JCJC - Jeunes chercheuses et jeunes chercheurs

Organisation temporelle et structuration de la mémoire – OTSM

Submission summary

This project in cognitive psychology aims at describing the relationship between the temporal organization of stimuli and memory processes. Two experimental and theoretical research subjects are developed: 1) the study of the effect of the manipulation of presentation orders of stimuli, and the modeling of categorization processes 2) the modeling of immediate serial-recall tasks and the evaluation of the memory span using sequence alignment algorithms. A single model will be then evaluated in order to account for the discriminability of stimuli in sequential presentations in the experiments of both programs. First, we aim at investigating the mechanisms by which categorical knowledge is abstracted by manipulating the presentation order in which stimuli are presented to subjects. We hypothesize that presentation orders which respect the subject's internal conceptual organization are beneficial to acquiring knowledge. We aim at showing that orders based on rules substantially facilitates learning as compared with previously known beneficial orders such as similarity-based orders. This year, we develop a solution to the issue raised in our last year ANR review. Also, a more careful examination of an exemplar-based model (GCM-gamma) taking into account the temporal organization of stimuli will be provided. A second part of the project aims at reexamining Miller's (1956) estimation of short term memory capacity. The rather high evaluation of Miller (i.e., 7±2) results from the fact that simple items can be recoded by subjects into chunks in memory span tasks Miller examined. Recent research designed to prevent recoding has given evidence for a lower estimation of 3 to 4 chunks. Recently, we showed that both evaluations can simultaneously be found correct in a given task. Nevertheless, this project goes beyond the study of chunking mechanisms and proposes an analysis of scoring systems. Classical scoring produces a debatable estimation of the number of items correctly recalled : it is most often simple and rigorous, but maybe too crude. We aim at applying sequence alignment algorithms applied in genetics in order to develop a scoring system offering a typology of the errors arising in memory and their statistics. In comparison to genetics, these errors will be identified as deletions, mutations, translocations and duplications. This method will be applied to a series of replications of classical memory span tasks, beginning by the pioneer studies related by Miller.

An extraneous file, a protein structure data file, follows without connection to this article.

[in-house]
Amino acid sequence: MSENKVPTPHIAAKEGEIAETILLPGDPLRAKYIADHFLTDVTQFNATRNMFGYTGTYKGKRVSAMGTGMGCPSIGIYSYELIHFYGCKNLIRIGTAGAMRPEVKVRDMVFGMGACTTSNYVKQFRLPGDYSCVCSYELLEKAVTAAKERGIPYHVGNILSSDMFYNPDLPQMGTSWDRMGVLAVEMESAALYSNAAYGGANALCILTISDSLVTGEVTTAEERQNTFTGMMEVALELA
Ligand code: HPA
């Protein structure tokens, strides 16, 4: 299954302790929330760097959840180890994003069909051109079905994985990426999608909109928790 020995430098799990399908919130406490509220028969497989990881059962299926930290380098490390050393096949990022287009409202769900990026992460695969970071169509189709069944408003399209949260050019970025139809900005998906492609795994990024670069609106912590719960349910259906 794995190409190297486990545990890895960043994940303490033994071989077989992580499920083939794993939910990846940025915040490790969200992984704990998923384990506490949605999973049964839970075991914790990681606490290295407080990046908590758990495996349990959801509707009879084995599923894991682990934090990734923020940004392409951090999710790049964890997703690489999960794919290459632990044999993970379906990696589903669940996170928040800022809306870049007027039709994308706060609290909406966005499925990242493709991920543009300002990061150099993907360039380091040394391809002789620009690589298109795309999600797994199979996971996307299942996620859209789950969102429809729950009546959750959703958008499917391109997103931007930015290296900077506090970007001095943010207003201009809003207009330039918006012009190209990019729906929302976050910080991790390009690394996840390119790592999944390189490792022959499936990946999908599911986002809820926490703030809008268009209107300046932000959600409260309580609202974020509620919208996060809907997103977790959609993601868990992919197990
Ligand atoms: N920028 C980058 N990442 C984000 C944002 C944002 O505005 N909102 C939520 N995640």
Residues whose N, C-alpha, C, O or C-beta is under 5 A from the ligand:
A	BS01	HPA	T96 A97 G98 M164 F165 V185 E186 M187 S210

Project coordinator

The author of this summary is the project coordinator, who is responsible for the content of this summary. The ANR declines any responsibility as for its contents.

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Help of the ANR 0 euros
Beginning and duration of the scientific project: - 0 Months

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